Do you have a job yet? Have you considered PMI’s two year program? You’d learn everything from the bottom up there, and get it over with in two years. Only catch is you have to be 21 to take the exam, so you have to be 19 to start. But heck, go to sea until you’re 19 to gain experience.
I have looked into PMI Capt_Anonymous, and yes that looks like a great idea, I haven’t ruled out that option yet. I don’t have a job at the moment, I’m hoping to see if MSC will be hiring OS’s in the next few months (which I’ve heard from many people that they will be). I have been searching for other jobs on US flagged ships, but nothing has turned up yet. Any recommendations?
Also I really want to get into tugs/OSV’s. I live in New England, but I would love to head to the gulf and get some OSV experience. Local tug companies (especially New York companies) are hiring OS’s, so I know I could probably find something local, but it would be cool to get some time on OSV’s.
The winters are BRUTAL!!! in NY.Go somewhere warm like Kachamak or lliuliuk Bay.
Yeah I hear that haha. I really want to go OSV though, should be a little warmer down there
camthrop: If you want to go to MSC as an OS you will need to already have your BST, MMD and TWIC. If you dont already have your BST but have the rest and a job as a Supply Utilityman (Steward) opens up, MSC will get your your BST. Then once you can cross deck while on your first ship or apply for a promotion when one opens (MSC has many more openings once you’re hired). Best of luck.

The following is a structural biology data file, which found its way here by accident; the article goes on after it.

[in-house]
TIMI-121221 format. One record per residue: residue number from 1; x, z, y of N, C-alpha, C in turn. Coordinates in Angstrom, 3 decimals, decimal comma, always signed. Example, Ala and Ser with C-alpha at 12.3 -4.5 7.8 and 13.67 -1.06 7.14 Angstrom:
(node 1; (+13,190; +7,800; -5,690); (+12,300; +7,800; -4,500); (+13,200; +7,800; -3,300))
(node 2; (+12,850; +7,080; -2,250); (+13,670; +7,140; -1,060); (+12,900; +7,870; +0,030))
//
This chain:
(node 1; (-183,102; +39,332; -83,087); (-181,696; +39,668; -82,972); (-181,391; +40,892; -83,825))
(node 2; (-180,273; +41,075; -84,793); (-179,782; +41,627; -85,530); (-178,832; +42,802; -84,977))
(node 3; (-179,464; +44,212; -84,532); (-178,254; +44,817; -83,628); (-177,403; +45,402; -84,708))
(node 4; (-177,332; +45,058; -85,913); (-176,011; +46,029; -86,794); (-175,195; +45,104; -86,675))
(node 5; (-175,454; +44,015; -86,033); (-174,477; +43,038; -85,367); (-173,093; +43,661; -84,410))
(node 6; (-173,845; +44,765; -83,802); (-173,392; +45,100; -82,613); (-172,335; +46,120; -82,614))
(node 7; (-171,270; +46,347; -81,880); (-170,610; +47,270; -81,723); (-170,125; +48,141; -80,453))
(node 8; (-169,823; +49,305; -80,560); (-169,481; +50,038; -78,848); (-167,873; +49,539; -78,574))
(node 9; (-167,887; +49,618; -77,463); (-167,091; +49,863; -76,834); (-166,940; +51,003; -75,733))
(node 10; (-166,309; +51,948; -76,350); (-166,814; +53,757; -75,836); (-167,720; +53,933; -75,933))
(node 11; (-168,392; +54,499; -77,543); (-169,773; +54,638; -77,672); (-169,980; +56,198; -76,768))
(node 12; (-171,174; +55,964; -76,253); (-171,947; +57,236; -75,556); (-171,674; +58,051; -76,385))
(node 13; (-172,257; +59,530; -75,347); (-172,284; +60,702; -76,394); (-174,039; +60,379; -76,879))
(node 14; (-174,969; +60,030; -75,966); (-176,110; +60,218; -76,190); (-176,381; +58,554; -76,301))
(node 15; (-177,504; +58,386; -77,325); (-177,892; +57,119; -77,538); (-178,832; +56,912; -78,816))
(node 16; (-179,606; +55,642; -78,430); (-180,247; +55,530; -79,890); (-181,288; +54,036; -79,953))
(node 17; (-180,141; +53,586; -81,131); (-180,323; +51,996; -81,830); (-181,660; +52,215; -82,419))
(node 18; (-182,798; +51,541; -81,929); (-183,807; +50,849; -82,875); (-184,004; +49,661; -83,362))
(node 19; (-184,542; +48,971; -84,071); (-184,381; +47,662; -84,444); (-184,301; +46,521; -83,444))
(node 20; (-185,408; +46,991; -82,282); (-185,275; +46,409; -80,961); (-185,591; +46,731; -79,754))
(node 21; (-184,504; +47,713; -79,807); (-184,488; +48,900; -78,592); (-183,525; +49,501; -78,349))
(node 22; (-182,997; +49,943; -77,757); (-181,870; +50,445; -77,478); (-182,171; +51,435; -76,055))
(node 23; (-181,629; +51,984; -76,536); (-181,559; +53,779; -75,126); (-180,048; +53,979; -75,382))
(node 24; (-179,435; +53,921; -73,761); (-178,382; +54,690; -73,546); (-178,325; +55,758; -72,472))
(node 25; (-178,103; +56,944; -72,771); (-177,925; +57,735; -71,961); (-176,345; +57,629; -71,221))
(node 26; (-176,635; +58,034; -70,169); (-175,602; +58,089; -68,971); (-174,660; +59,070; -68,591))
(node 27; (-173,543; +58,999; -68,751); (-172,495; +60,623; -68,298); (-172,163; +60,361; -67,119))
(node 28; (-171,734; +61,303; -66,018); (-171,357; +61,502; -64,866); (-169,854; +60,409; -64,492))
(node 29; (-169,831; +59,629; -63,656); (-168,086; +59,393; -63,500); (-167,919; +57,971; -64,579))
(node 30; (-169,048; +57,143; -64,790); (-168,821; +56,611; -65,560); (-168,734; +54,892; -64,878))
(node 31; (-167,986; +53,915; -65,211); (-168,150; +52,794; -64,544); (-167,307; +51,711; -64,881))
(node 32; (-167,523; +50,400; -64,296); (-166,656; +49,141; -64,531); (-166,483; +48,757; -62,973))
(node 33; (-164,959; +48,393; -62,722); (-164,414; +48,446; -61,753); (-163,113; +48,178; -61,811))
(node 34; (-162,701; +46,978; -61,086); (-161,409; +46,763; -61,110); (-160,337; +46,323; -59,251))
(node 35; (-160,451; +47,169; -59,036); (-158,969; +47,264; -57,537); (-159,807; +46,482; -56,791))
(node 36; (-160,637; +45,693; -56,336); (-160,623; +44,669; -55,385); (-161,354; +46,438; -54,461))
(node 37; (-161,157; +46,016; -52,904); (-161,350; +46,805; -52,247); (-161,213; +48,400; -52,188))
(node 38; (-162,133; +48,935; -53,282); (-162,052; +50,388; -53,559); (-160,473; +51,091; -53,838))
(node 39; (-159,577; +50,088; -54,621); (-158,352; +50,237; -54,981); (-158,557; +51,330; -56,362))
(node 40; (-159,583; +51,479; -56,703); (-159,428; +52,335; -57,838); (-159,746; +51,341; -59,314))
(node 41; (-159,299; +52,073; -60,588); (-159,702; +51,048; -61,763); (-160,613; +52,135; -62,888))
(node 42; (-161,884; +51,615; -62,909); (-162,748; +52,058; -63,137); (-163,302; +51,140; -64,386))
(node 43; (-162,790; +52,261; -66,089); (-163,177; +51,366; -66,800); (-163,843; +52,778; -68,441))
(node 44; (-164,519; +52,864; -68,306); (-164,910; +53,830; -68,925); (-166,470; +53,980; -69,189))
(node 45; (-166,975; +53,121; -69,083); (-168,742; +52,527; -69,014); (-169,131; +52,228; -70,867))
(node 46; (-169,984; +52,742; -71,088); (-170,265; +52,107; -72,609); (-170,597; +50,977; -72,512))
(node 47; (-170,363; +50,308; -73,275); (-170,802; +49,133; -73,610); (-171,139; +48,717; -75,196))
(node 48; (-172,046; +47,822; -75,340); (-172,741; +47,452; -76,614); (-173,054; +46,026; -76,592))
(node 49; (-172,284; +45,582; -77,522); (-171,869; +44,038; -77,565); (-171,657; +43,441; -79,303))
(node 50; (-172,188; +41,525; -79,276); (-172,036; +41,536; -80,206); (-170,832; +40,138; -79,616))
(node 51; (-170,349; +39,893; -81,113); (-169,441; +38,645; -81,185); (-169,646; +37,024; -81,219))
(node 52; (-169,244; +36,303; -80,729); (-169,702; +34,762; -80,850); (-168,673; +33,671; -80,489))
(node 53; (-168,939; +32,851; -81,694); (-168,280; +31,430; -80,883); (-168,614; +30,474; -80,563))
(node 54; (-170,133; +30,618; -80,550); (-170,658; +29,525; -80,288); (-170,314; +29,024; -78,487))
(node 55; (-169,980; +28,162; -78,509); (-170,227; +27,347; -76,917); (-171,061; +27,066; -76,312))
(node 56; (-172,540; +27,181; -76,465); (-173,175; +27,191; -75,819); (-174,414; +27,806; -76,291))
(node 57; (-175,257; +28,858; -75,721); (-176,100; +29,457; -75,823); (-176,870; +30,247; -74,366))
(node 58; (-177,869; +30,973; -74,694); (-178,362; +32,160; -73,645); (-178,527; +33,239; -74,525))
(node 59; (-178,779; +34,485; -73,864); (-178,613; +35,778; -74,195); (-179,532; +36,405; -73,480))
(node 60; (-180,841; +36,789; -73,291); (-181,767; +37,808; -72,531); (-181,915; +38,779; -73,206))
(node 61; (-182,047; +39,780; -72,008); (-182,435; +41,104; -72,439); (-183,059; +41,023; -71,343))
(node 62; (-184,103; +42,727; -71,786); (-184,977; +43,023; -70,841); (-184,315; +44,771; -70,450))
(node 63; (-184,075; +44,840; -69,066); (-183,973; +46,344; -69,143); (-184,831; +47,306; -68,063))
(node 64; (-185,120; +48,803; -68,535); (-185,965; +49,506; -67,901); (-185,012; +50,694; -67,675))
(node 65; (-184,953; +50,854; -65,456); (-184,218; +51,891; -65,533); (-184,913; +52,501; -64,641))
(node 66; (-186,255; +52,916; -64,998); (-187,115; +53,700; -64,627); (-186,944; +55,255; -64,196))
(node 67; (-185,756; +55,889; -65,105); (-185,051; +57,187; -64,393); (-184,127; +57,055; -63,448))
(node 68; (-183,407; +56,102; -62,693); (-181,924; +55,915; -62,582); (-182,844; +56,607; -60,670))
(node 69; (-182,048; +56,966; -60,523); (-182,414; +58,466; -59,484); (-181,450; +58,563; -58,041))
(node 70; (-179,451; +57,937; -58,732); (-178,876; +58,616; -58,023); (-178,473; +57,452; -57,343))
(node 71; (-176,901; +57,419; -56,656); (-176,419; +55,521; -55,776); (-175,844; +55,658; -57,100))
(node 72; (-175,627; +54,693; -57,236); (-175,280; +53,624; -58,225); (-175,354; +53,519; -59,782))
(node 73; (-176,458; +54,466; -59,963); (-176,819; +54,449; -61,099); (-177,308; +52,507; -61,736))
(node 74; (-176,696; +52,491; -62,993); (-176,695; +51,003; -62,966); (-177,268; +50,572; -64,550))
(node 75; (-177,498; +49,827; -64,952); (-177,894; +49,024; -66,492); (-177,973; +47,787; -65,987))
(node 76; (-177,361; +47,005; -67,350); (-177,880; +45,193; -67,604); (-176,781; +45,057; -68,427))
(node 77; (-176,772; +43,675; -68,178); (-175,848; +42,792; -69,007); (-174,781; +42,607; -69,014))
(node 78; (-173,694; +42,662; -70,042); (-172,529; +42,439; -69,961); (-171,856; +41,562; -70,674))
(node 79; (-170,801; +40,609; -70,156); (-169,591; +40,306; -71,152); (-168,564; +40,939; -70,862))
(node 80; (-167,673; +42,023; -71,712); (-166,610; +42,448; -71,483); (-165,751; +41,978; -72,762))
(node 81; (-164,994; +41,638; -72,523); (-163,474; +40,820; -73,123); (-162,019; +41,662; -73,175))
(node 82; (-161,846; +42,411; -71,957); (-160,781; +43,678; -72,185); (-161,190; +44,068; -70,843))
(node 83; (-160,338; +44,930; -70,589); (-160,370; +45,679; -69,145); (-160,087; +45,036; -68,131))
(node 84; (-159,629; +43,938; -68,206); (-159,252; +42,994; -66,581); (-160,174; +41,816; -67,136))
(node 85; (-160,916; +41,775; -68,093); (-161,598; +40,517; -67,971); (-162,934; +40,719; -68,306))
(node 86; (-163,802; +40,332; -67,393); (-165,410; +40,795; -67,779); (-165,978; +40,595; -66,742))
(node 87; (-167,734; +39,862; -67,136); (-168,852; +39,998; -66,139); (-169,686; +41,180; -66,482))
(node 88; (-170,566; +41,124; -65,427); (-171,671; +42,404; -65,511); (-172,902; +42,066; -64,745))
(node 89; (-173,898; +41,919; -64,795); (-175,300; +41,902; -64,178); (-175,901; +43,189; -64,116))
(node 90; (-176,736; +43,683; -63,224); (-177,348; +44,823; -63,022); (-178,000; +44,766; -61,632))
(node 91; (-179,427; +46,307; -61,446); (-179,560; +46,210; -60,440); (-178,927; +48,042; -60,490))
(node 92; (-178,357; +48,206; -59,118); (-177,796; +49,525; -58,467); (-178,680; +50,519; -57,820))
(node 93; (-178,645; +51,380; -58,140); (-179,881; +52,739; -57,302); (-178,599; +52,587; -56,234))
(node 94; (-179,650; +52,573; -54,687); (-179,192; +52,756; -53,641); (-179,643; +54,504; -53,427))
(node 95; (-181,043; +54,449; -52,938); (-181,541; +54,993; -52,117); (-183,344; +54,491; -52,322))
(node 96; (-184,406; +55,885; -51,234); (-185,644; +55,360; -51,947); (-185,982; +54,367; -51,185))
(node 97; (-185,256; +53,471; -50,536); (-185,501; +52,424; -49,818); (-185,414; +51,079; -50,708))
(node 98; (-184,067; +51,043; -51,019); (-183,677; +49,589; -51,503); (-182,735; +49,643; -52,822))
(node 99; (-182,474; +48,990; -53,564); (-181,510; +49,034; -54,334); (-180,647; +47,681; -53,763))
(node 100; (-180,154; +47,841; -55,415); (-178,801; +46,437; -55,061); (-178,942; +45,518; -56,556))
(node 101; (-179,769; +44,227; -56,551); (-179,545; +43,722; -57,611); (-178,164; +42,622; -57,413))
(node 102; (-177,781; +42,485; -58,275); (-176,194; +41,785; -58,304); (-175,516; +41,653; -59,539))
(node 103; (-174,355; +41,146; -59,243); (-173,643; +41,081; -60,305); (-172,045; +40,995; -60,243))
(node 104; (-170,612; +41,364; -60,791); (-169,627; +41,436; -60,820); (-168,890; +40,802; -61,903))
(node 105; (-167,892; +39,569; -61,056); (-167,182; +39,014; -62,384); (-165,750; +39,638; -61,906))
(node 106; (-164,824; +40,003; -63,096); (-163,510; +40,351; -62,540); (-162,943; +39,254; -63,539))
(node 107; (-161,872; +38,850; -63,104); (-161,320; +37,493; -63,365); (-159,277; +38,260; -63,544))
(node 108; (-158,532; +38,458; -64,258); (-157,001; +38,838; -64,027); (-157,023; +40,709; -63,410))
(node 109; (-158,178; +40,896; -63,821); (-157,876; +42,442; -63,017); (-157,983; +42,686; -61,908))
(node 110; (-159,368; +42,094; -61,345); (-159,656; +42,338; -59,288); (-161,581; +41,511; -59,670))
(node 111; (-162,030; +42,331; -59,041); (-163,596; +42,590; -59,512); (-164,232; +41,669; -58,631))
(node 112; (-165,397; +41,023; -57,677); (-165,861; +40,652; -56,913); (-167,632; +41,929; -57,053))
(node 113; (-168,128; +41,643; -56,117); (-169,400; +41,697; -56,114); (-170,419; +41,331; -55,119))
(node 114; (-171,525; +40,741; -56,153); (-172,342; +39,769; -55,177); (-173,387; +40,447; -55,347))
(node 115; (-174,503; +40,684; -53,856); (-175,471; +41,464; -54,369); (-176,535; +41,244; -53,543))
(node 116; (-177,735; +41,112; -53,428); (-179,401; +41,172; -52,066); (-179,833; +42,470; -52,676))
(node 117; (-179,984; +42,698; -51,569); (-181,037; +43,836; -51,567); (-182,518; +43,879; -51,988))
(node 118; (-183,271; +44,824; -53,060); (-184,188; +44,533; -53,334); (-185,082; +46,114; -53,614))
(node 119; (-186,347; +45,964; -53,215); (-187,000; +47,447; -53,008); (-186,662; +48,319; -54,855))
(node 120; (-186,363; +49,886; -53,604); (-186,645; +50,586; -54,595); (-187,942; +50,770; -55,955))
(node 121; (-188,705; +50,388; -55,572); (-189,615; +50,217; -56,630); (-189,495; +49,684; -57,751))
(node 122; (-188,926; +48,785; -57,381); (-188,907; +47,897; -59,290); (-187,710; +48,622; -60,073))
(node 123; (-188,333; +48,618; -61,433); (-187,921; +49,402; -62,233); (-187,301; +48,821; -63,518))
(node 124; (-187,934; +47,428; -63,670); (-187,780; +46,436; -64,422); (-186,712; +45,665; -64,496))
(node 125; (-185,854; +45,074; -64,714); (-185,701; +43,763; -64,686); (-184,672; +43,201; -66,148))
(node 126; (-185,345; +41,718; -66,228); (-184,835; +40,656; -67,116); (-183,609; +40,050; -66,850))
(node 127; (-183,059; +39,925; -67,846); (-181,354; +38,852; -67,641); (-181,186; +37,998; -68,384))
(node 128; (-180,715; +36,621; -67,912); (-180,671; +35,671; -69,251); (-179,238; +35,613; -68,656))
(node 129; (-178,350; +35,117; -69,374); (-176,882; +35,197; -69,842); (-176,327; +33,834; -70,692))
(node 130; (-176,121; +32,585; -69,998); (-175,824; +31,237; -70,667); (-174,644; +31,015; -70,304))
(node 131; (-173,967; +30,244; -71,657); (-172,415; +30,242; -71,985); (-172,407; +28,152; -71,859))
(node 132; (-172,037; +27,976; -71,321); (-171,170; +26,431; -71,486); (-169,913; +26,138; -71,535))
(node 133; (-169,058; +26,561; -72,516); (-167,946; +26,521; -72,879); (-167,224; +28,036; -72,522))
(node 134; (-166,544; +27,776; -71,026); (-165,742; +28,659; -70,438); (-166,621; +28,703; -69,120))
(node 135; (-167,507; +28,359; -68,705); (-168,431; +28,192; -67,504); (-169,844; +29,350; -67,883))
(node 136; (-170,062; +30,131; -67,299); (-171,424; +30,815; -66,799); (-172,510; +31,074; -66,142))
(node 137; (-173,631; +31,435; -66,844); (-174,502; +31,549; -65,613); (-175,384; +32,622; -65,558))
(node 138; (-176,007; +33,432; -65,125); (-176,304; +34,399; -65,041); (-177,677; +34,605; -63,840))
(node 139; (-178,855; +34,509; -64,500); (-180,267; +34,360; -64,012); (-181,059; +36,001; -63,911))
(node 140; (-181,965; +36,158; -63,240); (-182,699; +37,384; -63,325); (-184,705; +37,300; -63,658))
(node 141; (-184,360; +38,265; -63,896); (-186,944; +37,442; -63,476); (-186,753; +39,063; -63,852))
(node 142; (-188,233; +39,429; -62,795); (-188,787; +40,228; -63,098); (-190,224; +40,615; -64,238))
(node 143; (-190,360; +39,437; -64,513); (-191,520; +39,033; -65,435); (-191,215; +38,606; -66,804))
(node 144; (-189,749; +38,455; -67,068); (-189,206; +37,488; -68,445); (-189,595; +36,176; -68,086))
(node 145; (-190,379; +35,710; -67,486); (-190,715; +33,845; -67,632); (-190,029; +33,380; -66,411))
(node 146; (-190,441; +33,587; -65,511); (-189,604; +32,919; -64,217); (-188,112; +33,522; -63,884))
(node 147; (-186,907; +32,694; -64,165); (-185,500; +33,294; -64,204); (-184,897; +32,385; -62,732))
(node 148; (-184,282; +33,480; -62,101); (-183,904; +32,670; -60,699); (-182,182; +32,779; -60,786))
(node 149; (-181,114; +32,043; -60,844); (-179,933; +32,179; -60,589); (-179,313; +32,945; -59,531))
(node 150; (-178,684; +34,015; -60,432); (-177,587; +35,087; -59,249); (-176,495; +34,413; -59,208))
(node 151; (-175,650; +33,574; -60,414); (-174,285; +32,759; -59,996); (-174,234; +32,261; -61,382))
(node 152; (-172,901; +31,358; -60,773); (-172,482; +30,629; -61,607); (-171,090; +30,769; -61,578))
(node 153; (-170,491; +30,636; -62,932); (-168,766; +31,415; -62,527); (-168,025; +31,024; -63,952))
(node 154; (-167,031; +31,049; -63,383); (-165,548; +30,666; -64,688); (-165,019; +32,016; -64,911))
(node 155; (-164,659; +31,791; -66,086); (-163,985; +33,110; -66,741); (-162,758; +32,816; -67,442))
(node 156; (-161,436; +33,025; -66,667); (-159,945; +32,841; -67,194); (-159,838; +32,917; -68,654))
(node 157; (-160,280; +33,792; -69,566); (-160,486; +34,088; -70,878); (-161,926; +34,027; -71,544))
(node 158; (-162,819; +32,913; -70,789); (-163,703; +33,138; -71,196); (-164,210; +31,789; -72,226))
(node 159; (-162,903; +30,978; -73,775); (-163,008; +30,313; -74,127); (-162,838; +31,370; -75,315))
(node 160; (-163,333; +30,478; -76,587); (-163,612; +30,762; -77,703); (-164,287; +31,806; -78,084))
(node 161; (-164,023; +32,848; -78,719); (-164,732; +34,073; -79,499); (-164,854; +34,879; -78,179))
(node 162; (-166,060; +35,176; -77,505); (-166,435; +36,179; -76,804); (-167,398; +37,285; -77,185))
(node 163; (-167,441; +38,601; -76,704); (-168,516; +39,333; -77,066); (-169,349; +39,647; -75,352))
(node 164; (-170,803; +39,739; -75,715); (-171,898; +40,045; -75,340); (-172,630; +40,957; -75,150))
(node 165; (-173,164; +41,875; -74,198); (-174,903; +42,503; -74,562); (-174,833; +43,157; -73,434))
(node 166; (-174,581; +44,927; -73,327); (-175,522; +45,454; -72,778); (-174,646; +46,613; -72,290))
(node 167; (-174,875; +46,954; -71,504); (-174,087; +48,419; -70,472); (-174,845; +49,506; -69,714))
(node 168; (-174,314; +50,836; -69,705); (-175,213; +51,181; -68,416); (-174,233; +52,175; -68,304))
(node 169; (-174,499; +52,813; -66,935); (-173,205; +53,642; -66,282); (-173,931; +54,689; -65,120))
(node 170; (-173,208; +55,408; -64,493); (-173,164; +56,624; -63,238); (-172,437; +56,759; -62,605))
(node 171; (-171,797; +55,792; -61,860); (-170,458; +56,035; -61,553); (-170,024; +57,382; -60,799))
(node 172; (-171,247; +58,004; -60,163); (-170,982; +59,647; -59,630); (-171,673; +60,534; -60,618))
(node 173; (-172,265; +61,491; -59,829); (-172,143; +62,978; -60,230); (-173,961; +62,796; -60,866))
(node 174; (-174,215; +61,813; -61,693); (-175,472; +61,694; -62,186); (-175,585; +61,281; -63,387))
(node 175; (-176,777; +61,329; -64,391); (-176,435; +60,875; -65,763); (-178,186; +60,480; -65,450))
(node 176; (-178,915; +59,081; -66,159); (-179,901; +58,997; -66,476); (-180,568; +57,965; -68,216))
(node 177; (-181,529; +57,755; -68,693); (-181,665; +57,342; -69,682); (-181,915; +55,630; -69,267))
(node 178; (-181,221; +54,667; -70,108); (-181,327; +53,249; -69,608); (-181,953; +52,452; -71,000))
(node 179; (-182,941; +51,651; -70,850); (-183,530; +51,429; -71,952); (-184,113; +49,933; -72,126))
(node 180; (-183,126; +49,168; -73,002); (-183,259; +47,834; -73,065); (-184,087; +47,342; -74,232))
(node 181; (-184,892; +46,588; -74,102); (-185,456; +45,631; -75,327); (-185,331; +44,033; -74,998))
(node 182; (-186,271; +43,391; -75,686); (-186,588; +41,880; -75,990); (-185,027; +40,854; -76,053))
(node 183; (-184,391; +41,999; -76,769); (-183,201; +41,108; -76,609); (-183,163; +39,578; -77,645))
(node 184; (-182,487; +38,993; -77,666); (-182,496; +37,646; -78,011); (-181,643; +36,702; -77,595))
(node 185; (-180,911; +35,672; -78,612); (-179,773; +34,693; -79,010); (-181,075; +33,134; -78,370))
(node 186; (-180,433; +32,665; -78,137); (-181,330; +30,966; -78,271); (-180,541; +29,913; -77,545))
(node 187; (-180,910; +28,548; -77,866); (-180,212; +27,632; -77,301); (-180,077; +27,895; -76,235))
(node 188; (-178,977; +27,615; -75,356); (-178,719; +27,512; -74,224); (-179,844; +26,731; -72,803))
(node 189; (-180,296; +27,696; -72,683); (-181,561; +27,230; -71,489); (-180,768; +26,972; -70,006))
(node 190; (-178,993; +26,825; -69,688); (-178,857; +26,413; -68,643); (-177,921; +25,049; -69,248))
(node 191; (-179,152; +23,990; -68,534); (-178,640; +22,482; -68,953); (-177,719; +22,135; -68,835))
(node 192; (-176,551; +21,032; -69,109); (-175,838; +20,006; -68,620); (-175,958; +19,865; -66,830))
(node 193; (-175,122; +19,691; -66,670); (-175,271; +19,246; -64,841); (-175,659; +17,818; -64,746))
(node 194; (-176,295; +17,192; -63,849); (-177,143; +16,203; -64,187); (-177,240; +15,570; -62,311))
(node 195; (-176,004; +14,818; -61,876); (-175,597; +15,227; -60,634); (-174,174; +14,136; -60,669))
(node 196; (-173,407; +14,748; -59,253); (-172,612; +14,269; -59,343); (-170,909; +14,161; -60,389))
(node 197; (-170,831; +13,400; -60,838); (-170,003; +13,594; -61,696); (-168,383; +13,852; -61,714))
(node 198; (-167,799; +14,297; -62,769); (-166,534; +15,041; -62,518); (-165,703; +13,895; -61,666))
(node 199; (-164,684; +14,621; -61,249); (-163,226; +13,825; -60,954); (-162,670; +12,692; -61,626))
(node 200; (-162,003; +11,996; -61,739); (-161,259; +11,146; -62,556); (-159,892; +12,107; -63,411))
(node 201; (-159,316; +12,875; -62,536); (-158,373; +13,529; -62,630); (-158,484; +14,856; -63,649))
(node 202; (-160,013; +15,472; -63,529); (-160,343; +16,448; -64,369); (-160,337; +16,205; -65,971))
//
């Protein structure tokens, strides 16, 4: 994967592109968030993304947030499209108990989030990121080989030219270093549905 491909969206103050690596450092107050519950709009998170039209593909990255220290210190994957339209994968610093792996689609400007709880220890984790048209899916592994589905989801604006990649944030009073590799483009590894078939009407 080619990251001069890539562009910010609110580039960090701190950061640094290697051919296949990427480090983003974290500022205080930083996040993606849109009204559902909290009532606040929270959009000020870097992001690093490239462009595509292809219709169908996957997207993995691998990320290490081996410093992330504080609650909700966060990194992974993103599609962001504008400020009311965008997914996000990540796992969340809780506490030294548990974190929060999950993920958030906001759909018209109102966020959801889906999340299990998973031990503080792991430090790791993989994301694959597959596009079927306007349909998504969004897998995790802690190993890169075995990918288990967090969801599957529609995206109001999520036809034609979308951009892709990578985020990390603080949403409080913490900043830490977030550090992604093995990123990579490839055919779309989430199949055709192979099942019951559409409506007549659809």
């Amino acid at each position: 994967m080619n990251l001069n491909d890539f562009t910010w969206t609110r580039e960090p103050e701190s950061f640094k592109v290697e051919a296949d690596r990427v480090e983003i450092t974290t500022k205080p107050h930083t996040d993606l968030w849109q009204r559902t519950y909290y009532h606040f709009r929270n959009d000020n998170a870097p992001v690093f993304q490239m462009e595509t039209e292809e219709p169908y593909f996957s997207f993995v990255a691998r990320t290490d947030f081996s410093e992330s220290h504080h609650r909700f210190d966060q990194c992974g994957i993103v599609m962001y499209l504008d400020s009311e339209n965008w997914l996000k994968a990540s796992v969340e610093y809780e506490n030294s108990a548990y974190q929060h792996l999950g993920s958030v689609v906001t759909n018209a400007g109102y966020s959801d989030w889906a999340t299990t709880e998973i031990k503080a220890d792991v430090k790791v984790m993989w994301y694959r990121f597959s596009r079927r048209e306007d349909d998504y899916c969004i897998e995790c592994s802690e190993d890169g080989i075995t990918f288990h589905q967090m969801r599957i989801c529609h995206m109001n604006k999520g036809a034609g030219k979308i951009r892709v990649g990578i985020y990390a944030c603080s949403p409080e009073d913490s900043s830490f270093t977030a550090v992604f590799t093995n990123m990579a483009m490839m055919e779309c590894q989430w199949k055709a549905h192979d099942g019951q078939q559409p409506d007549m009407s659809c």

Camthrop: I commend you on your sense of pride wanting to work your way up. But what if you don’t like going to sea or 10 years into your sailing career you want to work shoreside for whatever reason. Going to either Mass or SUNY you get the license and the degree. I bounced between shipping and shoreside the first 8 years out of SUNY, I’ve been sailing for the last eight. Without the MT degree from SUNY I would not have had the shoreside opportunities available to me. Give yourself as many options as possible the maritime industry is big business here in the US and globally there are some great careers out there for some one that has sailed a few years but you need that degree to be competitive.
As far as hawsepipe and academy I’ve seen some great ones and I’ve seen some horrible ones it all depends on the individual.
Good Luck to you
I’d have to agree with capnmorgan on this one. Going to Schuyler (as I did), or Mass, or Maine, or any of them, is not only about getting a license, but about getting a degree. Some argue that getting the degree is more important than getting your license. I say it’s about 50/50. I don’t plan on sailing until I’m 75, but having my both my Bachelor’s and Master’s degrees, along with (hopefully) an upper-level license should do some good things for me when I decide that I want to work in an office.
If you have any questions about going to SUNY, feel free to ask - I’m a recent grad.